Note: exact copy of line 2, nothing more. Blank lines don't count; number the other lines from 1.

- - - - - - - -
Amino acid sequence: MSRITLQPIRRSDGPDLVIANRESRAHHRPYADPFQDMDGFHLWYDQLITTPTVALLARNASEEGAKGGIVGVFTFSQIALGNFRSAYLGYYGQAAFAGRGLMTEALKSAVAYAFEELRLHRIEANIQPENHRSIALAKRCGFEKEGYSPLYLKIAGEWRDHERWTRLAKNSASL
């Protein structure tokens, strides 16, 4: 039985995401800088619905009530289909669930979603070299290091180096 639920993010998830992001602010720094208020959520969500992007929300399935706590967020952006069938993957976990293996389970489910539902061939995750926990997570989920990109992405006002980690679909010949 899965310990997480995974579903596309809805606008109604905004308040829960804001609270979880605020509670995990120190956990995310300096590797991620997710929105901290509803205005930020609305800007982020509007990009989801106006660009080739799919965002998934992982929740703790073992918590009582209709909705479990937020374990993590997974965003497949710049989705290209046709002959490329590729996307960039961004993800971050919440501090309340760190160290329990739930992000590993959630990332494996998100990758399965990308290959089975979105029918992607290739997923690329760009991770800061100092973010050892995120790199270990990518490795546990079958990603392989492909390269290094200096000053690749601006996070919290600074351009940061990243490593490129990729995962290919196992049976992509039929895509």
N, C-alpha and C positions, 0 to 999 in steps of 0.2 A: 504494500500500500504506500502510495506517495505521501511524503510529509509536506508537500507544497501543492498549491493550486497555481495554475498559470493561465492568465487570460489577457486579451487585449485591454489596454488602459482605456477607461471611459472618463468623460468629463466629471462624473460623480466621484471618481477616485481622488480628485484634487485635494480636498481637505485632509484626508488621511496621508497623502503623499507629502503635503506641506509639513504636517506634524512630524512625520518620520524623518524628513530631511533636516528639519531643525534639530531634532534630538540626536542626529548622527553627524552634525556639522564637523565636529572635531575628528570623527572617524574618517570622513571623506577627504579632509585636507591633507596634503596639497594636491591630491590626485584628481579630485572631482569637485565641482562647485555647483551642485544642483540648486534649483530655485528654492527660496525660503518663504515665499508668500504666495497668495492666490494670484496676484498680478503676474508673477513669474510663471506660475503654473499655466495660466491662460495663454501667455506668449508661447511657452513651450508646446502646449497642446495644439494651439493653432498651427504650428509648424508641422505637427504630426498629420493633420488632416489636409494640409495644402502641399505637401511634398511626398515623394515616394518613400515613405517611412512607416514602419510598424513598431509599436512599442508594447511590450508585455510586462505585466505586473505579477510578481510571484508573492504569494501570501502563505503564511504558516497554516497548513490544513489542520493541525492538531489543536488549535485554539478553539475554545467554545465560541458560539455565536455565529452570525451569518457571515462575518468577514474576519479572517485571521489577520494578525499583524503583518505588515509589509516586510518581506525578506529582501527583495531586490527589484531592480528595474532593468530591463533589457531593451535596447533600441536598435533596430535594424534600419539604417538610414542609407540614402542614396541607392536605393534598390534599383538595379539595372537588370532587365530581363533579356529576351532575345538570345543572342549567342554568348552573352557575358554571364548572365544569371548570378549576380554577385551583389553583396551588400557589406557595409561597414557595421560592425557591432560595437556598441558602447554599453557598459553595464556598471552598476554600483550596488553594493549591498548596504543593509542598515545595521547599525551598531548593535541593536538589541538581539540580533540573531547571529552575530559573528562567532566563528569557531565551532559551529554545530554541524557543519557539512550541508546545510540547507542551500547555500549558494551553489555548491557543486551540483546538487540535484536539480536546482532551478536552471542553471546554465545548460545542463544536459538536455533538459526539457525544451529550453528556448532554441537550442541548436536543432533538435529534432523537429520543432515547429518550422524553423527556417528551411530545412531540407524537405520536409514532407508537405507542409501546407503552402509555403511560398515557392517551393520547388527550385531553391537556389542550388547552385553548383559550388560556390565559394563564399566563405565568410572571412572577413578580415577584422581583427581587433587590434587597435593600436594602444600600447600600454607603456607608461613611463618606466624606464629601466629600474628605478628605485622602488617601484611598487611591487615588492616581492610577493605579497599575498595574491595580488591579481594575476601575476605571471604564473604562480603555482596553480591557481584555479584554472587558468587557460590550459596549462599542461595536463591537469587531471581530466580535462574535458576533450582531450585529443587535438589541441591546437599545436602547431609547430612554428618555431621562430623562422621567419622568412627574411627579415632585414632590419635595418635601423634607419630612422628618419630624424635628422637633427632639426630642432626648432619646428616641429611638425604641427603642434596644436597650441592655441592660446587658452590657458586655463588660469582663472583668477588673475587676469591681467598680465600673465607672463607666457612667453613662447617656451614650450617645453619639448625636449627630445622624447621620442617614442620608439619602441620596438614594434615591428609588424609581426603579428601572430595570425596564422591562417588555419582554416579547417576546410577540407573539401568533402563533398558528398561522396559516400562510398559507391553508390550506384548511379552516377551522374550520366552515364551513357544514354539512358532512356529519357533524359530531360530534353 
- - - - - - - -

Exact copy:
């Protein structure tokens, strides 16, 4: 039985995401800088619905009530289909669930979603070299290091180096 639920993010998830992001602010720094208020959520969500992007929300399935706590967020952006069938993957976990293996389970489910539902061939995750926990997570989920990109992405006002980690679909010949 899965310990997480995974579903596309809805606008109604905004308040829960804001609270979880605020509670995990120190956990995310300096590797991620997710929105901290509803205005930020609305800007982020509007990009989801106006660009080739799919965002998934992982929740703790073992918590009582209709909705479990937020374990993590997974965003497949710049989705290209046709002959490329590729996307960039961004993800971050919440501090309340760190160290329990739930992000590993959630990332494996998100990758399965990308290959089975979105029918992607290739997923690329760009991770800061100092973010050892995120790199270990990518490795546990079958990603392989492909390269290094200096000053690749601006996070919290600074351009940061990243490593490129990729995962290919196992049976992509039929895509």